• $\begingroup$ I agree with @KemonoChen that it's better not to add that to the post (since some false positives are quite likely). I will add at least in a comment link to search and link to case insensitive and case sensitive version of the SEDE query. (Perhaps at the beginning of a sentence this is more likely a mistake.) $\endgroup$ – Martin Sleziak Nov 22 at 10:23
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    $\begingroup$ Should "Schwartz" really be on the list ? It seems to me that the most frequent error is people talking about "Cauchy-Schwartz inequality" (been there, done that), but "Schwartz" alone can be OK. $\endgroup$ – Arnaud D. Nov 22 at 14:28
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    $\begingroup$ @ArnaudD. That's a good point, especially considering that there are a few things named after Laurent Schwartz. I removed it from the list. $\endgroup$ – Martin Sleziak Nov 22 at 14:31
  • $\begingroup$ morophism has it's own has it's own post about it as some suggest it's a way to get around duplicates. $\endgroup$ – Roddy MacPhee Nov 23 at 13:10
  • $\begingroup$ @RoddyMacPhee Did you mean this post: Misspelled titles to avoid duplicate titles? I have included links to searches for posts containing morophi. (And I should change the queries in the way so that they also search titles, not only bodies - when I have a bit of times, I will go through the queries used in the post and replace them.) $\endgroup$ – Martin Sleziak Nov 23 at 13:59
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    $\begingroup$ I was thinking of mentioning Lebesque with a comment, but then I saw it listed, and decided to comment anyway. I've seen "Lebesgue" spelled as "Lebesque" throughout the mathematical literature going back for many decades, both in published papers and (to a lesser extent) in books. This has always struck me as very strange because Lebesgue's name VERY well known and it appears all over in mathematics and it also isn't like Chebyshev's name which is famous for it's many and varied non-misspelled versions. $\endgroup$ – Dave L. Renfro Nov 23 at 18:54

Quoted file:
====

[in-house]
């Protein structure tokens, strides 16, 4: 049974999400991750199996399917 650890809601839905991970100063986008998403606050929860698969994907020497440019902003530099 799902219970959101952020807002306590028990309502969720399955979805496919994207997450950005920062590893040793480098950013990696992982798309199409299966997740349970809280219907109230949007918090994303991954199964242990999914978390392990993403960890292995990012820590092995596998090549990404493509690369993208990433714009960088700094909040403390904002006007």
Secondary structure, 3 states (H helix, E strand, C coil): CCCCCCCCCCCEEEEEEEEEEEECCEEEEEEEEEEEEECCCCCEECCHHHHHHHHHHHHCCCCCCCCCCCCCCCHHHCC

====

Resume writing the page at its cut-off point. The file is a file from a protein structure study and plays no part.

• $\begingroup$ @Dave see math.stackexchange.com/questions/1433899/… $\endgroup$ – Gerry Myerson Nov 23 at 21:46
  • $\begingroup$ @Roddy grammarly.com/blog/its-vs-its $\endgroup$ – Gerry Myerson Nov 23 at 21:48
  • $\begingroup$ @Gerry Myerson: Surprisingly, I had not seen this question before. And speaking of surprises, I'm especially surprised at the number of people who had never seen this spelling in a publication. I've personally seen this many times, even long before the internet (especially in Eastern Bloc journals and AMS translations of Russian journals). As for errors NOT introduced by a printer/typist/publisher, I also find this surprising, because just in class note taking and writing homework proofs, I'd written "Lebesgue" many hundreds of times by the time I was a second year graduate student. $\endgroup$ – Dave L. Renfro Nov 24 at 9:14
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    $\begingroup$ Incidentally, the fairly prolific but lesser known mathematician V.-A. Lebesgue is not immune to this misspelling, although this is not a published example. In fact, I don't think I've ever seen V.-A. Lebesgue's name spelled as "Lebesque" in an actual published paper or book. You probably know both these examples, but like the well known math historian Moritz Cantor, V.-A. Lebesgue has the unfortunate fate of have the same surname as a MUCH more famous mathematician. $\endgroup$ – Dave L. Renfro Nov 24 at 9:20
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    $\begingroup$ @Dave, I remember coming across a printed reference to a paper by M. Lebesgue and being confused because I knew the paper was by V.-A. Lebesgue. Eventually I decided that the M in M. Lebesgue was the abbreviation of Monsieur! $\endgroup$ – Gerry Myerson Nov 24 at 11:51
  • $\begingroup$ @Gerry Myerson: For 1800s and early 1900s literature, I've learned to mistrust any 'M' used in front of an author's name. It usually means "Monsieur", but I've seen a few exceptions (don't know any offhand, however). Note that in this answer of mine, this usage of 'M' appears in Denjoy [2], Khinchin [1], and Luzin [2]. Of course, these authors a sufficiently well known that there is no reasonable chance of being mistaken. More care needs to be taken, for example, with some of these authors. $\endgroup$ – Dave L. Renfro Nov 24 at 12:11
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    $\begingroup$ @GerryMyerson it's is for it is or it has I know, I looked it up. I just can't seem to use them consistently. $\endgroup$ – Roddy MacPhee Nov 24 at 16:30
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Some examples of incorrect possessive:

Stoke's theorem (incorrect) should be Stokes' or even Stokes's since the man's name is "Stokes".

Similar: Baye's theorem (incorrect), which appeared somewhere in .se recently.